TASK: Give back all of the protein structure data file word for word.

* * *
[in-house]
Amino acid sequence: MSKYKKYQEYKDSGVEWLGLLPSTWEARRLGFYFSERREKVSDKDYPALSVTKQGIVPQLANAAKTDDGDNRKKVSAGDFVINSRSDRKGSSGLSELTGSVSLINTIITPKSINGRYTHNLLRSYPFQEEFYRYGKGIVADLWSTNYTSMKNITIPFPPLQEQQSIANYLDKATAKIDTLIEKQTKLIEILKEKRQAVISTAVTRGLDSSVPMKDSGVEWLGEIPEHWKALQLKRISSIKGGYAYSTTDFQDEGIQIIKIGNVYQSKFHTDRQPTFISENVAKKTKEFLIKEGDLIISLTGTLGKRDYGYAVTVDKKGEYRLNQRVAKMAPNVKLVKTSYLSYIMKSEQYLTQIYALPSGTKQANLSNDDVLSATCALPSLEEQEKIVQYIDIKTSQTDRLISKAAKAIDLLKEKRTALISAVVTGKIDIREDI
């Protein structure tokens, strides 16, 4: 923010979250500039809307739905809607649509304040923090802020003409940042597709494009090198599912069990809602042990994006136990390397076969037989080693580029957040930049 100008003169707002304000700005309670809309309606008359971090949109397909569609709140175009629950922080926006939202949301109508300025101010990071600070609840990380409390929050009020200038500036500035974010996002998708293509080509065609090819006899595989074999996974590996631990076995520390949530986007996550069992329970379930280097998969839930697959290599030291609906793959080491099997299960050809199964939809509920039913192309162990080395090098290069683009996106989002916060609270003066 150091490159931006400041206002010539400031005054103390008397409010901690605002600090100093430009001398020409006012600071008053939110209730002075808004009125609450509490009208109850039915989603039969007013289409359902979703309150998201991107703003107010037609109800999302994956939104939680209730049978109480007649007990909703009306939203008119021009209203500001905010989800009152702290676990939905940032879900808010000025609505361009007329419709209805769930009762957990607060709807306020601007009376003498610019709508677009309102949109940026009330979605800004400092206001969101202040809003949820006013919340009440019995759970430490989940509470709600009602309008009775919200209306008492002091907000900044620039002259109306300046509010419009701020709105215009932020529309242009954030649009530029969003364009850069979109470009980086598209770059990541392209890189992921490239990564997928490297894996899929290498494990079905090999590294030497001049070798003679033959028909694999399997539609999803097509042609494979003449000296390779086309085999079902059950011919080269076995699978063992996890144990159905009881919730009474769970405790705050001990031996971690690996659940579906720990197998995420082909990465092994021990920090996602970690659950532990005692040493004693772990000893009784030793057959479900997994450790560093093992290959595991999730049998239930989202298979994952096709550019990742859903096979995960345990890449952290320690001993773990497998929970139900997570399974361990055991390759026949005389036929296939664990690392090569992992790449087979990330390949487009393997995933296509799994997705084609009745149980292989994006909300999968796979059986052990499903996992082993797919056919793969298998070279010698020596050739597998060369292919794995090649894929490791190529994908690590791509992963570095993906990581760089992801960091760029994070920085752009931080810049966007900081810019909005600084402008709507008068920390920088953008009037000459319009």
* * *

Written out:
[in-house]
Amino acid sequence: MSKYKKYQEYKDSGVEWLGLLPSTWEARRLGFYFSERREKVSDKDYPALSVTKQGIVPQLANAAKTDDGDNRKKVSAGDFVINSRSDRKGSSGLSELTGSVSLINTIITPKSINGRYTHNLLRSYPFQEEFYRYGKGIVADLWSTNYTSMKNITIPFPPLQEQQSIANYLDKATAKIDTLIEKQTKLIEILKEKRQAVISTAVTRGLDSSVPMKDSGVEWLGEIPEHWKALQLKRISSIKGGYAYSTTDFQDEGIQIIKIGNVYQSKFHTDRQPTFISENVAKKTKEFLIKEGDLIISLTGTLGKRDYGYAVTVDKKGEYRLNQRVAKMAPNVKLVKTSYLSYIMKSEQYLTQIYALPSGTKQANLSNDDVLSATCALPSLEEQEKIVQYIDIKTSQTDRLISKAAKAIDLLKEKRTALISAVVTGKIDIREDI
């Protein structure tokens, strides 16, 4: 923010979250500039809307739905809607649509304040923090802020003409940042597709494009090198599912069990809602042990994006136990390397076969037989080693580029957040930049 100008003169707002304000700005309670809309309606008359971090949109397909569609709140175009629950922080926006939202949301109508300025101010990071600070609840990380409390929050009020200038500036500035974010996002998708293509080509065609090819006899595989074999996974590996631990076995520390949530986007996550069992329970379930280097998969839930697959290599030291609906793959080491099997299960050809199964939809509920039913192309162990080395090098290069683009996106989002916060609270003066 150091490159931006400041206002010539400031005054103390008397409010901690605002600090100093430009001398020409006012600071008053939110209730002075808004009125609450509490009208109850039915989603039969007013289409359902979703309150998201991107703003107010037609109800999302994956939104939680209730049978109480007649007990909703009306939203008119021009209203500001905010989800009152702290676990939905940032879900808010000025609505361009007329419709209805769930009762957990607060709807306020601007009376003498610019709508677009309102949109940026009330979605800004400092206001969101202040809003949820006013919340009440019995759970430490989940509470709600009602309008009775919200209306008492002091907000900044620039002259109306300046509010419009701020709105215009932020529309242009954030649009530029969003364009850069979109470009980086598209770059990541392209890189992921490239990564997928490297894996899929290498494990079905090999590294030497001049070798003679033959028909694999399997539609999803097509042609494979003449000296390779086309085999079902059950011919080269076995699978063992996890144990159905009881919730009474769970405790705050001990031996971690690996659940579906720990197998995420082909990465092994021990920090996602970690659950532990005692040493004693772990000893009784030793057959479900997994450790560093093992290959595991999730049998239930989202298979994952096709550019990742859903096979995960345990890449952290320690001993773990497998929970139900997570399974361990055991390759026949005389036929296939664990690392090569992992790449087979990330390949487009393997995933296509799994997705084609009745149980292989994006909300999968796979059986052990499903996992082993797919056919793969298998070279010698020596050739597998060369292919794995090649894929490791190529994908690590791509992963570095993906990581760089992801960091760029994070920085752009931080810049966007900081810019909005600084402008709507008068920390920088953008009037000459319009």